Author(s): Boaitey YA, Nkrumah B, Idriss A, Tay SC, Boaitey YA, Nkrumah B, Idriss A, Tay SC
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Abstract BACKGROUND: Gastrointestinal and urinary tract pathogenic infections are aggravating the incidence and progression of the Human Immunodeficiency Virus (HIV) infection into Acquired Immune Deficiency Syndrome (AIDS) more especially in the developing countries. This study was conducted to assess the common gastrointestinal and urinary infections among HIV/AIDS patients at the Komfo Anokye Teaching Hospital (KATH) in Ghana between April and December 2008. FINDINGS: This work reports on gastrointestinal and urinary tract pathogenic infections among 500 HIV seropositive and 300 HIV seronegative patients. There was a 35\% (175/500) prevalence of intestinal parasites among HIV seropositive patients compared to 4.3\% (13/300) in HIV seronegative patients. Giardia lamblia and Cryptosporidium accounted for 19\% (95/500) and 14\% (70/500) respectively, while Schistosoma mansoni, Strongyloides stercoralis and hookworm together accounted for 2\% (10/500) of intestinal parasitic infections among the HIV seropositive patients. There was no significant difference (p > 0.05) in urinary parasitic infection between HIV seropositive 1\% (2/500) and seronegative patients 0.7\% (2/300). Most, 60 (86\%) out of 70, of the urinary tract infection among the HIV seropositive patients was due to bacteria with E. coli being the most predominant isolate, 28 (47\%) out of 60. There was no significant difference in infections based on age and gender. CONCLUSION: G. lamblia and Cryptosporidium were the most common gastrointestinal parasites detected while bacteria accounted for majority of the urinary tract infections among the HIV seropositive patients at the hospital.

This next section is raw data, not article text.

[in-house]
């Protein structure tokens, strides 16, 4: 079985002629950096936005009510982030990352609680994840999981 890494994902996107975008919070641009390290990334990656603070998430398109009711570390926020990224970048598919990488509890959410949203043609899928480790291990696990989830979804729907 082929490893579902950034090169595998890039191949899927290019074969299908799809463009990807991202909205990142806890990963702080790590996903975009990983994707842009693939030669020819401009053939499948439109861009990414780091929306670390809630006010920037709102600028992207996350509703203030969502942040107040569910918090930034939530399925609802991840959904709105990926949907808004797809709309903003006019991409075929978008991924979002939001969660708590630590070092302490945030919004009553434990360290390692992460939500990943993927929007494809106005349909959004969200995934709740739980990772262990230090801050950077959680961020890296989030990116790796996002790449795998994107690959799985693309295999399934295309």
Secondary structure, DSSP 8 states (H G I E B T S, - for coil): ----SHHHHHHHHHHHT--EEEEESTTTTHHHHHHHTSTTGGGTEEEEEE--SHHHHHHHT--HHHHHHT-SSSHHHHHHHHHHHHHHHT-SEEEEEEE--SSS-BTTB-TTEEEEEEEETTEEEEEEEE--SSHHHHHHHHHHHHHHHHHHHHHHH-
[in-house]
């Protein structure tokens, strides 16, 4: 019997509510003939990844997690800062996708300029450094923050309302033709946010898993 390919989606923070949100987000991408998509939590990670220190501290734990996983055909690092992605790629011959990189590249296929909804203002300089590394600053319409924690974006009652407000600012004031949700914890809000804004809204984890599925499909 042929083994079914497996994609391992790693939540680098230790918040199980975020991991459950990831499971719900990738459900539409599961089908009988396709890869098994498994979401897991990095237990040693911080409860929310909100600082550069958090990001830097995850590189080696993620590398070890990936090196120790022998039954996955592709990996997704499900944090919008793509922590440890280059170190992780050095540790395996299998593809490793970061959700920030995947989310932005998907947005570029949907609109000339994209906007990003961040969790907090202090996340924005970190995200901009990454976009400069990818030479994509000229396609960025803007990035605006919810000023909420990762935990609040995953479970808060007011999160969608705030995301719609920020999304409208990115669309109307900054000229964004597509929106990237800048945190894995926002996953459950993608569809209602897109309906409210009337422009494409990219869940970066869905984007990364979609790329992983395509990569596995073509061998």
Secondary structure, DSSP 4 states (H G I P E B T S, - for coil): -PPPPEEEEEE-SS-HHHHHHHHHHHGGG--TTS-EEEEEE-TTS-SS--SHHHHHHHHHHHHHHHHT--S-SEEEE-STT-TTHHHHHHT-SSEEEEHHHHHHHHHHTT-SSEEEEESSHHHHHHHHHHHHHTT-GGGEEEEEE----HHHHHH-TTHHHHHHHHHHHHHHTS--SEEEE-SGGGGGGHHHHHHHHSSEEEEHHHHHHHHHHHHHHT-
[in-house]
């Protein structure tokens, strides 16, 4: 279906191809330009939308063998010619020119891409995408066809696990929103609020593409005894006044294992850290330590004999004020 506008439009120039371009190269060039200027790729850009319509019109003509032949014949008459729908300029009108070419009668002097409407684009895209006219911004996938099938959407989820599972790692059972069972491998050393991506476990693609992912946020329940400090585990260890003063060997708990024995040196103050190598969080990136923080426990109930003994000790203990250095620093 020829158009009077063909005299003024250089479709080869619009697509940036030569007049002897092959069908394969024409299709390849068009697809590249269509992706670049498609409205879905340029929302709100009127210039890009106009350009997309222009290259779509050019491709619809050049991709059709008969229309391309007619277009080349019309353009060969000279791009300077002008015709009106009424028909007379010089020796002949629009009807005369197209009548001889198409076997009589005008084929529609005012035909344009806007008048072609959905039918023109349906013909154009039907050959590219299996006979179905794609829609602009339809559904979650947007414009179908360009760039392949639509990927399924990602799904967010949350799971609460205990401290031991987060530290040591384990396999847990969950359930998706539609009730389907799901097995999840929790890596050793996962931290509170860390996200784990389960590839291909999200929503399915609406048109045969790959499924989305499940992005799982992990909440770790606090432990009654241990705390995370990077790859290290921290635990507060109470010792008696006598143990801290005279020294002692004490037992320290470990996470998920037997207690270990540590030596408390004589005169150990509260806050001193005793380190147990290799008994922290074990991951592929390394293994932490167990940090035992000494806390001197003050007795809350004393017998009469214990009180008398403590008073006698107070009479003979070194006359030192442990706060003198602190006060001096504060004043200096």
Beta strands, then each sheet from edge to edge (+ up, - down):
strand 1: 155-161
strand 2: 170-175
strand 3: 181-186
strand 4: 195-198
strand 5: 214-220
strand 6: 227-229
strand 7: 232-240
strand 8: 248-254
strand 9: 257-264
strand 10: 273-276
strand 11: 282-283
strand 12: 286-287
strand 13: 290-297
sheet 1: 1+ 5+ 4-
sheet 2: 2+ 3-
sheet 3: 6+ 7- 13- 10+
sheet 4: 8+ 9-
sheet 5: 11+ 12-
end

This article was published in BMC Res Notes
and referenced in HIV: Current Research